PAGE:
Because compost is so essential for building healthy soils and is a critical climate solution, creating policies and infrastructure that support the success of compost are becoming key priorities on the state and municipal levels.
New policies are being introduced:
– A new Organics Waste Diversion bill will direct the Colorado Department of Public Health and Environment (CDPHE) to study and make recommendations about banning food and yard trimmings from the landfill and building the infrastructure needed to divert these materials into better uses like compost (this was one of CDPHE’s recommendations from the newly released Statewide Organics Management Plan).
– A Truth in Labeling bill would require all disposable food service products like cups, utensils, and take-out containers to be certified compostable and labeled as such, or not to contain any labeling that implies greenwashing, like “biodegradable,” or “plant-based,” or “green.” This is to help clean up the contamination from these noncompostable products in our compost stream.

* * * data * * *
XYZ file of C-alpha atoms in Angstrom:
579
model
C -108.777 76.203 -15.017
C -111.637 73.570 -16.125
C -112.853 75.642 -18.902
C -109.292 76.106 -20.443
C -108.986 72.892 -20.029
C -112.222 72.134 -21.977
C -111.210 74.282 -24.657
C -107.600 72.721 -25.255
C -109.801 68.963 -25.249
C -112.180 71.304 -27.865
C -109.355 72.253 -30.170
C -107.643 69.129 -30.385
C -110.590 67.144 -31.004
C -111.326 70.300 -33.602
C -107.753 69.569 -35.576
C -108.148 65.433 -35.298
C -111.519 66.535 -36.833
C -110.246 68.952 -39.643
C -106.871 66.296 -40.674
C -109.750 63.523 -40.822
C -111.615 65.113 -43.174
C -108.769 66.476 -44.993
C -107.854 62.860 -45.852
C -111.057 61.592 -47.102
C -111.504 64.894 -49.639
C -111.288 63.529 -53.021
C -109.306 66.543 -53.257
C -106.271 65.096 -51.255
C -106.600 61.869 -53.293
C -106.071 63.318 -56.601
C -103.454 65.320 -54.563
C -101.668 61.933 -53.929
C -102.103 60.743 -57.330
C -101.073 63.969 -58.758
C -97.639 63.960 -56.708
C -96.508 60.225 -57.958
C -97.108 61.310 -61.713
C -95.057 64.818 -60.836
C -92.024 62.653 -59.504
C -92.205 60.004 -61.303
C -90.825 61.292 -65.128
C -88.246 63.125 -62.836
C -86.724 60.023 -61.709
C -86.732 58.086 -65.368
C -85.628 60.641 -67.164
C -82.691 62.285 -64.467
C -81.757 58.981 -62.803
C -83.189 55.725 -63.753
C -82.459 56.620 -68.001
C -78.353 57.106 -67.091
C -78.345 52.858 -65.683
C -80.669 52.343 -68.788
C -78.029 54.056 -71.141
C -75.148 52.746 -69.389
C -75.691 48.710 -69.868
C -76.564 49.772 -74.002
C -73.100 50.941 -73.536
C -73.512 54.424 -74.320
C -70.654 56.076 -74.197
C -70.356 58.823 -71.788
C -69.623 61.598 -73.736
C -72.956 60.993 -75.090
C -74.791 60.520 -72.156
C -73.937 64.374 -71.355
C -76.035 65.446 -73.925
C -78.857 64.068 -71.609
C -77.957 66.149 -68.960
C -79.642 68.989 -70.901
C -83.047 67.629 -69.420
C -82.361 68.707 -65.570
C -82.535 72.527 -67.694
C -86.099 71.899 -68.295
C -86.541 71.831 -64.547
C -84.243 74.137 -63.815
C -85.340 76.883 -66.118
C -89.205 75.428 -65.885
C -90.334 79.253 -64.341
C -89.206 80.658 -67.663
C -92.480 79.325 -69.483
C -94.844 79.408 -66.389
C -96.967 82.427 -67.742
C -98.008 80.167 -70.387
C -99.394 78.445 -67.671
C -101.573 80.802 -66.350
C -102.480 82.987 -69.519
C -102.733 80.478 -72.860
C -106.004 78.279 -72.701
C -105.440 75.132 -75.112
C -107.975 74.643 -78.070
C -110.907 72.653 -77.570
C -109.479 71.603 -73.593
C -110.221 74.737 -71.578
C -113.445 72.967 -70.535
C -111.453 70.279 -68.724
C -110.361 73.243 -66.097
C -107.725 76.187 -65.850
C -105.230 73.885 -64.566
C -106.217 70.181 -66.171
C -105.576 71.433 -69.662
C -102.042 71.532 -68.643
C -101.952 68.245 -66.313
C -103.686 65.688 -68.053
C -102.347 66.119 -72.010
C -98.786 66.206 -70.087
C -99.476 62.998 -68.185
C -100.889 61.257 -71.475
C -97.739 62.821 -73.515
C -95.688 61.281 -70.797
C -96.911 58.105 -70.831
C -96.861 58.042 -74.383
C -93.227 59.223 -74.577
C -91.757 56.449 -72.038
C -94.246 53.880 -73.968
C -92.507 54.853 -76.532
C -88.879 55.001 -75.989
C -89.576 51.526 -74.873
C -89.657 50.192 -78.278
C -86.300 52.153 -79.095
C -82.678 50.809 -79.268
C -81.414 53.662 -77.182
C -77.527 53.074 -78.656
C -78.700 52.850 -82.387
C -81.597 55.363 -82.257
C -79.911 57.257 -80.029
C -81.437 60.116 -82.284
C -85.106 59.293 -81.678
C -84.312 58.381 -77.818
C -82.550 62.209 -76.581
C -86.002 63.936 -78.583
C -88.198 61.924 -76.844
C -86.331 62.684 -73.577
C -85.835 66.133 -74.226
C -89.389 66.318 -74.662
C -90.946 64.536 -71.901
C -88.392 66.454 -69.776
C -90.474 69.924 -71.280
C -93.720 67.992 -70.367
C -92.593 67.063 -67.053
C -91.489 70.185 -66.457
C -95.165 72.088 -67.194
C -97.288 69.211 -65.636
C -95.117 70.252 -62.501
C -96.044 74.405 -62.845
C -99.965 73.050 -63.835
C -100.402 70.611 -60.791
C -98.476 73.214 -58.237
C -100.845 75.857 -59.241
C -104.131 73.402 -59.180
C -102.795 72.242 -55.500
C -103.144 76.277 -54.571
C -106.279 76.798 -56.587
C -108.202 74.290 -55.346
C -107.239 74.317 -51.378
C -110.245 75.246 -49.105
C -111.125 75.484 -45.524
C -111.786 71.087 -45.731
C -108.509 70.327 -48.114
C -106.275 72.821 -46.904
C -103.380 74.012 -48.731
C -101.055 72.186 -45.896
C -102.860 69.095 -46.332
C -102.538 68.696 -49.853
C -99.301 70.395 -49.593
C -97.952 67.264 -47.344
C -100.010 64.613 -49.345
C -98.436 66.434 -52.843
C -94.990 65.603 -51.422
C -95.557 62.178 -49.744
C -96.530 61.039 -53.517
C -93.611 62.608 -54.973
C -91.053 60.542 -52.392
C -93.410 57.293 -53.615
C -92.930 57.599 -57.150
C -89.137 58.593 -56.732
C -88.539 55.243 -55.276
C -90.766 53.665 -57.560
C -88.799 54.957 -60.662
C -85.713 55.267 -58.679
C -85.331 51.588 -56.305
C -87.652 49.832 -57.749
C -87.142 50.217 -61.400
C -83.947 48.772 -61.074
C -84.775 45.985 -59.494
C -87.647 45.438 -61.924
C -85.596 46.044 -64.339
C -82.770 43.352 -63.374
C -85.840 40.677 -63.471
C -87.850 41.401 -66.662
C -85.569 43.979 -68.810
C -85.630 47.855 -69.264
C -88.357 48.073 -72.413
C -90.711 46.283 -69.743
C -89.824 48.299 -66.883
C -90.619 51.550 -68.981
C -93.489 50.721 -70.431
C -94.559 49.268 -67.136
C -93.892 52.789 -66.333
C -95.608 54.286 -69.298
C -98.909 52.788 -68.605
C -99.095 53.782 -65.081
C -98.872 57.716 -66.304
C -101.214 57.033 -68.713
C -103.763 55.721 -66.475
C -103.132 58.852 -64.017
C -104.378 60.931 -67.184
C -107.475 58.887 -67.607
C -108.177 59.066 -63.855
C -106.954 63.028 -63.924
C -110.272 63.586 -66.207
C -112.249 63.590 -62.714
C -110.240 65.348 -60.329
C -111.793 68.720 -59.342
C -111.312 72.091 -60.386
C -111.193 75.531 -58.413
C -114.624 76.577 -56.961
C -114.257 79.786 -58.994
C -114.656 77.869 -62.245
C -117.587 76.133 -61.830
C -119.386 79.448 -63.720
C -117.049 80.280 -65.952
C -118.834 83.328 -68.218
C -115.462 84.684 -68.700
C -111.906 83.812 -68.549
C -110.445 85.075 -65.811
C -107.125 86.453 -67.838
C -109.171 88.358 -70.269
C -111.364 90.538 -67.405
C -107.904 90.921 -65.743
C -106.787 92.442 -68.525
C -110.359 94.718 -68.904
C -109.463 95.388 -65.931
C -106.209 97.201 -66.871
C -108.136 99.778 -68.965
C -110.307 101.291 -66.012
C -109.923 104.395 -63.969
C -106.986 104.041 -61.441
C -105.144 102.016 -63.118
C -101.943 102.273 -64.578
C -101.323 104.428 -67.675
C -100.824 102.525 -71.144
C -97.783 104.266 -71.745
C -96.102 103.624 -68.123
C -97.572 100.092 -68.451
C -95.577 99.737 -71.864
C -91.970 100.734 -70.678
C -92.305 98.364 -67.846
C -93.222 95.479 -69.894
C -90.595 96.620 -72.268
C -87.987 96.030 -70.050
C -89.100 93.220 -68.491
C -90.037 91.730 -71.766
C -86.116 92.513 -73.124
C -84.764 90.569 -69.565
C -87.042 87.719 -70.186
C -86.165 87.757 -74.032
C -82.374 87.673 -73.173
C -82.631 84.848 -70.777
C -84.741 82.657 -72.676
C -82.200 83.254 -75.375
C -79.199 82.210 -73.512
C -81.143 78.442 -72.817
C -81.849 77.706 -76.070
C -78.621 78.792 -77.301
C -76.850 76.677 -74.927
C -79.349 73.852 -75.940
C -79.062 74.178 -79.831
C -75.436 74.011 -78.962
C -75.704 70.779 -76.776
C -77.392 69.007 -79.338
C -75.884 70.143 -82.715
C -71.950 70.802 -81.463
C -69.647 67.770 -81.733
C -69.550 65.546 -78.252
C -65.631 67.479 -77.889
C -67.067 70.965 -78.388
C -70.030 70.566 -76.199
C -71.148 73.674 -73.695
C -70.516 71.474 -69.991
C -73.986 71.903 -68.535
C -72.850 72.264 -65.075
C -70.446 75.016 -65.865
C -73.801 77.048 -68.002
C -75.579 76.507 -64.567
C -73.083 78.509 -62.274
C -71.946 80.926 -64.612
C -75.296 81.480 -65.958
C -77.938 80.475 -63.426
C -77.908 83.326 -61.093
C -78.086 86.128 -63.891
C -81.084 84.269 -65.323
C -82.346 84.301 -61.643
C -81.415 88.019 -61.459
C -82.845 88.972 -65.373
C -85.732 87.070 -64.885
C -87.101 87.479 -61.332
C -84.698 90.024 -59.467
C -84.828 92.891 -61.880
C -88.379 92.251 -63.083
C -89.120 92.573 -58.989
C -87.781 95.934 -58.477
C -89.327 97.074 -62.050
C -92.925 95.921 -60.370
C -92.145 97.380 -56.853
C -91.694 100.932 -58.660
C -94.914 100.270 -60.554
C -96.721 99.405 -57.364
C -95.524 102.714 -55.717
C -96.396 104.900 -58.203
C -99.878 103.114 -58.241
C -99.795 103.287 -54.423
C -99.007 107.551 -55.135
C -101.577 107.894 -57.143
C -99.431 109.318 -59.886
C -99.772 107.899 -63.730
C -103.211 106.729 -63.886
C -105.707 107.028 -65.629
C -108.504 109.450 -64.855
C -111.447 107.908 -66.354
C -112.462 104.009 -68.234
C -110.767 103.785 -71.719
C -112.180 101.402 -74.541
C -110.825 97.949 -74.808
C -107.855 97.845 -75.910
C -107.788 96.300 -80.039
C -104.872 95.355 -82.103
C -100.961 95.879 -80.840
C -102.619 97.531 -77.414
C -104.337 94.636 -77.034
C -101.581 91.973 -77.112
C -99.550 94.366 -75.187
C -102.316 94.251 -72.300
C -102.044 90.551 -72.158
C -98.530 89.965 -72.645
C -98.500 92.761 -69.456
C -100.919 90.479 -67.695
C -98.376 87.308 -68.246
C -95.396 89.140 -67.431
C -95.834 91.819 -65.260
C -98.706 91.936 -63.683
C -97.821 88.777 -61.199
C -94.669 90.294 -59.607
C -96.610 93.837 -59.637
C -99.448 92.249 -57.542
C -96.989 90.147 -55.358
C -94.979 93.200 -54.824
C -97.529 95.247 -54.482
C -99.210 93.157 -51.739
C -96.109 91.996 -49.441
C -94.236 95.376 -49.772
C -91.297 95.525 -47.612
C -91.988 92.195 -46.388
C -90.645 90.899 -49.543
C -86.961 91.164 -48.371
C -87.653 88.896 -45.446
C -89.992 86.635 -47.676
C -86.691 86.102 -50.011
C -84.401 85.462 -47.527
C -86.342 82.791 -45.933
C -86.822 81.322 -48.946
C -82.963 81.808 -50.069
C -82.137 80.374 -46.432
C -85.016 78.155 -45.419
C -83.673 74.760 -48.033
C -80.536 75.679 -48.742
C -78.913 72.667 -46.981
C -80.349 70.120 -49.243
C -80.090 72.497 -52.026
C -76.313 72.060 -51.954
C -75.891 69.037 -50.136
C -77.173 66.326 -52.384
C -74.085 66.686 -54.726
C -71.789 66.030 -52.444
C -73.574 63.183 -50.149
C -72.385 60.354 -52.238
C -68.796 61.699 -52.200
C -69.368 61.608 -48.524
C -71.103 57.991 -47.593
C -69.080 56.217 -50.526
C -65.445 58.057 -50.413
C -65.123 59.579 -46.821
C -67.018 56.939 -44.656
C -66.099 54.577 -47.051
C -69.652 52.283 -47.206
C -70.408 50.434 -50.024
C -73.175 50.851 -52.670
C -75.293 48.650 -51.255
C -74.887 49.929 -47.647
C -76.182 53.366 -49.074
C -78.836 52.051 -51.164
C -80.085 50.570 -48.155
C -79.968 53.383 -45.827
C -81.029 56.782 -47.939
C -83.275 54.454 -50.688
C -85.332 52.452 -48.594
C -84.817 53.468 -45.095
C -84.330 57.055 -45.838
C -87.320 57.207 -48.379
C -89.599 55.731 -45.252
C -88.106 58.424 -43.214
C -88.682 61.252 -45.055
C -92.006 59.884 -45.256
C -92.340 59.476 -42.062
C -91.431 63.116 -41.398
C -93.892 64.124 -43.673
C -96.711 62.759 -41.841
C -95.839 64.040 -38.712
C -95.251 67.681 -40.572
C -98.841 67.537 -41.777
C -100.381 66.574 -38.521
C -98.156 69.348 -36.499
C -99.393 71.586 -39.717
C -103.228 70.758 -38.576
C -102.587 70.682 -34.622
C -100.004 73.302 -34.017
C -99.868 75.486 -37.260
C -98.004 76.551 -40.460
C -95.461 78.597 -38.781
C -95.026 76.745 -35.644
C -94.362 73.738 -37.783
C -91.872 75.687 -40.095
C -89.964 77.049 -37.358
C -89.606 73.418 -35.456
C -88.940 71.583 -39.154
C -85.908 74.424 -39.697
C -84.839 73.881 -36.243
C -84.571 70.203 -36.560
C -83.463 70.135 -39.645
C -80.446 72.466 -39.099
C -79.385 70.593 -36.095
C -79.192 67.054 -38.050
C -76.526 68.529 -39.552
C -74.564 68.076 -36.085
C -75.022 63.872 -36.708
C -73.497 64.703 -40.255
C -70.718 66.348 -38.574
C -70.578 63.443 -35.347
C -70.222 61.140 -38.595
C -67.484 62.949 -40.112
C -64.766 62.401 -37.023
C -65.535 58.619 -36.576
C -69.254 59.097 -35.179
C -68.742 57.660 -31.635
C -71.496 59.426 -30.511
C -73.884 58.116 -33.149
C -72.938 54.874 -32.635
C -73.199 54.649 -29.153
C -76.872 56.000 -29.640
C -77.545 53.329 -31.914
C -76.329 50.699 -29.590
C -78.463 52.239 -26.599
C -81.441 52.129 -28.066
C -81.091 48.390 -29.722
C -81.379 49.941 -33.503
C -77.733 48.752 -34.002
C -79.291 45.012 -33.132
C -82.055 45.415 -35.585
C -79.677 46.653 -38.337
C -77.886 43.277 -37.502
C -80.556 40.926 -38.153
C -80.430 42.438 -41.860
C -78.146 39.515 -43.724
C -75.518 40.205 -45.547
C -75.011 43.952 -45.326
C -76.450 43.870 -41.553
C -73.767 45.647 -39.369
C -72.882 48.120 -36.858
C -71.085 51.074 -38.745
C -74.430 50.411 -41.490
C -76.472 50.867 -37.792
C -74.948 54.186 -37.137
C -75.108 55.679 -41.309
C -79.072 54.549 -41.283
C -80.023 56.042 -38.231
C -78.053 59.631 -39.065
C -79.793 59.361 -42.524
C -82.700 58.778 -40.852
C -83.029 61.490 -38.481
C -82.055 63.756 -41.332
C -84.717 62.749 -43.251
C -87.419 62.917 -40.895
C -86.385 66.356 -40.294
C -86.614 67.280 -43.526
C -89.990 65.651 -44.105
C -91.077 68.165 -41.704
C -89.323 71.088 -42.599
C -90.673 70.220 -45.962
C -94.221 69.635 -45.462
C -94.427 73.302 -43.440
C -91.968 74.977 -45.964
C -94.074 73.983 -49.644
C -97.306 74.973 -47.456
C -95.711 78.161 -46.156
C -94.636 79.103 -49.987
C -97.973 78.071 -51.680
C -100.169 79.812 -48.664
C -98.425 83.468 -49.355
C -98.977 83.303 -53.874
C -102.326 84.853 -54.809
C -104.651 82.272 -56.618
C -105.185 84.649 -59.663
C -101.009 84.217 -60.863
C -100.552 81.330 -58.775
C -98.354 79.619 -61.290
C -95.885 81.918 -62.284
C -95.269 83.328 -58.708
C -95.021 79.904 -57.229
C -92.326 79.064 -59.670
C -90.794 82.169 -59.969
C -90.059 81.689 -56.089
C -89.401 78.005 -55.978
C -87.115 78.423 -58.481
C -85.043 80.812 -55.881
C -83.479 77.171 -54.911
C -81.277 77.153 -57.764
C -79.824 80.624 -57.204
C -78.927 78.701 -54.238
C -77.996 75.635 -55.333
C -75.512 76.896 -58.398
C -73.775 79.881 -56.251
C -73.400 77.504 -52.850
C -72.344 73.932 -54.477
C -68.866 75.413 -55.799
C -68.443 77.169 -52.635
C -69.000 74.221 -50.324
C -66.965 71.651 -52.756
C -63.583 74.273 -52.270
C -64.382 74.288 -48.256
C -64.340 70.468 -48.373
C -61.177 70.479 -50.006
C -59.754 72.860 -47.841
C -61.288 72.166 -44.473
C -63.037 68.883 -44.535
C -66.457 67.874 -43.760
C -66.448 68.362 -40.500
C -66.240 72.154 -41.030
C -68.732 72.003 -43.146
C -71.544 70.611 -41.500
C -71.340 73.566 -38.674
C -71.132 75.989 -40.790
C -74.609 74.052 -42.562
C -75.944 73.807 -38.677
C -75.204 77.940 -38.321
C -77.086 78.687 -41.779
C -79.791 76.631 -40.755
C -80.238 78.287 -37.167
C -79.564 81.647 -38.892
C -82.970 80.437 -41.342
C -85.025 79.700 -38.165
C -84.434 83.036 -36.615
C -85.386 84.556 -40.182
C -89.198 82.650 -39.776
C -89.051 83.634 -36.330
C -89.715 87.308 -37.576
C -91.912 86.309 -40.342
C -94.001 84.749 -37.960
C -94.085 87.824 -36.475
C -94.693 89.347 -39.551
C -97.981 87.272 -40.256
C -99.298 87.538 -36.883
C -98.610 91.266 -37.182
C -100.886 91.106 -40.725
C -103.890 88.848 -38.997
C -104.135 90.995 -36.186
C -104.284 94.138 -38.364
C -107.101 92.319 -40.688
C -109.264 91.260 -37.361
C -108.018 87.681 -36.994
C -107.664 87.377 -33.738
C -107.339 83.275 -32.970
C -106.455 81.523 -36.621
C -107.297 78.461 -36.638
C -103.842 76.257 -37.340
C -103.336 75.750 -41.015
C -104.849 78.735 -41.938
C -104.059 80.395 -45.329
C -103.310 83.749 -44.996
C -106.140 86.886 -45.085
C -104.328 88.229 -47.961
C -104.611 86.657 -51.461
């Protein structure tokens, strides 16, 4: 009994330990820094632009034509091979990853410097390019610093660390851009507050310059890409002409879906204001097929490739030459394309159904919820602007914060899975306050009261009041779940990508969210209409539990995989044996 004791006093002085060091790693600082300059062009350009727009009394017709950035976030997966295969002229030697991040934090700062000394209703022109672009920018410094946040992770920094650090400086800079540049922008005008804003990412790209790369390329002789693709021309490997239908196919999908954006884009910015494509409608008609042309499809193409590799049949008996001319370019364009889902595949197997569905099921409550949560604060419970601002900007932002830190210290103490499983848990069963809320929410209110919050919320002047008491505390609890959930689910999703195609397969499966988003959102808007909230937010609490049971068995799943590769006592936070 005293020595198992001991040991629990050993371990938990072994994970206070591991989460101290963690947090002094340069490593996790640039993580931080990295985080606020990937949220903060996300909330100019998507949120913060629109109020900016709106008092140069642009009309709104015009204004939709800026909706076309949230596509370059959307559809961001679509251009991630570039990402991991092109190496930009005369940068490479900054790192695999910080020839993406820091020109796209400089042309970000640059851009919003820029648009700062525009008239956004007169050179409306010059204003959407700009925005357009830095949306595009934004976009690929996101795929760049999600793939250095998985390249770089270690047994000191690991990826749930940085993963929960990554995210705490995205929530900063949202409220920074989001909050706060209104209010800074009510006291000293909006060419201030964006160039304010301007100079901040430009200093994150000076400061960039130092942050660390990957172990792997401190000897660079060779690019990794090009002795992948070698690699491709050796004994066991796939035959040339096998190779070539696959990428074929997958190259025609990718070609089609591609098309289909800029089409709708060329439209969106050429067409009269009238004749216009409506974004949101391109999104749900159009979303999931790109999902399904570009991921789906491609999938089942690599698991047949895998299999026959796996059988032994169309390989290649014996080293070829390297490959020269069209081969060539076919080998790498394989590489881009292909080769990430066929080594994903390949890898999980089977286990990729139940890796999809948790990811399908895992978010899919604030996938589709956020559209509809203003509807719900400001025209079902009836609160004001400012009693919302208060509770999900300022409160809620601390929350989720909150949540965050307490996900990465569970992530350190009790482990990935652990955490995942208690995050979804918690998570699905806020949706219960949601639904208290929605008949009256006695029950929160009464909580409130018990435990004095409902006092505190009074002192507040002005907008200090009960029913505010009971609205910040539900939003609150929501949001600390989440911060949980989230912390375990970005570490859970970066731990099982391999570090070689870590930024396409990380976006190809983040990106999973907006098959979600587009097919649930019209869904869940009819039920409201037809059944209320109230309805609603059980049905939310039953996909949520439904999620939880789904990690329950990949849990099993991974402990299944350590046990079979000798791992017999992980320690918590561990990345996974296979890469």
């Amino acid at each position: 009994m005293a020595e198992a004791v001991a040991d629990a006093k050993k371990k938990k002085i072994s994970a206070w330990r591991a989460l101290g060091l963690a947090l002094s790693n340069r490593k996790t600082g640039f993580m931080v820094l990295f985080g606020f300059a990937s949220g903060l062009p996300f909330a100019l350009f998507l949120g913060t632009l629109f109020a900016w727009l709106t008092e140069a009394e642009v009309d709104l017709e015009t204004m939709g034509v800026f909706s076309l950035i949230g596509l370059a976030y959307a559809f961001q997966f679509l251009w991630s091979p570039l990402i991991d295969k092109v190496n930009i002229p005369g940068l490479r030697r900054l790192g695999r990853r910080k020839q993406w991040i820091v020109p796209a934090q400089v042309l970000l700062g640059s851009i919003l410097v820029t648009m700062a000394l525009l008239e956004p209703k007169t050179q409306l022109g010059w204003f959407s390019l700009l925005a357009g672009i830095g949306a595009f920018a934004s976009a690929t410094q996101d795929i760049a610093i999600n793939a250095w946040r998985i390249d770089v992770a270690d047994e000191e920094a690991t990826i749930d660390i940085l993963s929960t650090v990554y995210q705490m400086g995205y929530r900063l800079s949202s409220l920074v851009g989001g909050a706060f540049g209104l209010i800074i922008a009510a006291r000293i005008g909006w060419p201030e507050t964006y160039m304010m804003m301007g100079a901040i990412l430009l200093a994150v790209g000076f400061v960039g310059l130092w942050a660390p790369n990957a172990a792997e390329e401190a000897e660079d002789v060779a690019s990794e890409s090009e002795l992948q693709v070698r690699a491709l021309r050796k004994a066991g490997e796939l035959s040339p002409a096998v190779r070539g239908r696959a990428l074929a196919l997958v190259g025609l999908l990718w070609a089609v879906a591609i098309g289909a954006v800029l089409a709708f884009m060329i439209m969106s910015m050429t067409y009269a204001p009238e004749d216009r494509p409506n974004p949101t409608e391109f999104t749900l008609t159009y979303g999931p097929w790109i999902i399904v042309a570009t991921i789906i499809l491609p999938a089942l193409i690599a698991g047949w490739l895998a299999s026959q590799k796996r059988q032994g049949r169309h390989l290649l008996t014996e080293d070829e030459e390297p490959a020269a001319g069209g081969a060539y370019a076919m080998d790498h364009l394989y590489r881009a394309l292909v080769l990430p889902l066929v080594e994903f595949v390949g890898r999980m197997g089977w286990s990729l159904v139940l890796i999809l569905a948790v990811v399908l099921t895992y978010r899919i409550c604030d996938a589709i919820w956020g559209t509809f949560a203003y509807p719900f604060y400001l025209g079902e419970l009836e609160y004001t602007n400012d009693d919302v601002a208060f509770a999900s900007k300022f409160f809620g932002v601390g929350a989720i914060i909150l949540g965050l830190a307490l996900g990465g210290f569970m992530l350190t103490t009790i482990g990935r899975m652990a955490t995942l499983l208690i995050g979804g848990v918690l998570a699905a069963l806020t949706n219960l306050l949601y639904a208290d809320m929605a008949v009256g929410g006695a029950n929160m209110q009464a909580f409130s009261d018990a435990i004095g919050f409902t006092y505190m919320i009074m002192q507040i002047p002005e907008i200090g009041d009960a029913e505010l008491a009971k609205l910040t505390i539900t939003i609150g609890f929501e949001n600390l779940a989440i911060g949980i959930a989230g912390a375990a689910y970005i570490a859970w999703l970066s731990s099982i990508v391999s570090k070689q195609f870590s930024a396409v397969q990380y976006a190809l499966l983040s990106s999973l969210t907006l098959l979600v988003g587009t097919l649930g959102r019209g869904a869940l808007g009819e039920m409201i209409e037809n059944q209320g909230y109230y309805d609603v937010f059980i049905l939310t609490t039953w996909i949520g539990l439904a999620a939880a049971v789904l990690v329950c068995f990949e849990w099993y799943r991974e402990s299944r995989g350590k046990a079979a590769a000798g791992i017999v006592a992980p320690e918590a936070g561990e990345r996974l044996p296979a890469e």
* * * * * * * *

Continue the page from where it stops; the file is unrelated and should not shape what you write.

New infrastructure is being researched and proposed:
– Different stakeholders are looking at funding and implementing different infrastructure solutions ranging from prescreening at compost transfer locations to building additional compost infrastructure at other locations.
– Eco-Cycle and other stakeholders are working to create decentralized compost systems for on-farm composting, as well as smaller compost systems that could work for large generators like universities or small communities.
– Communities are looking at supporting restaurants and other businesses with piloted reuse infrastructure to replace the use of compostables, recyclables, and disposables.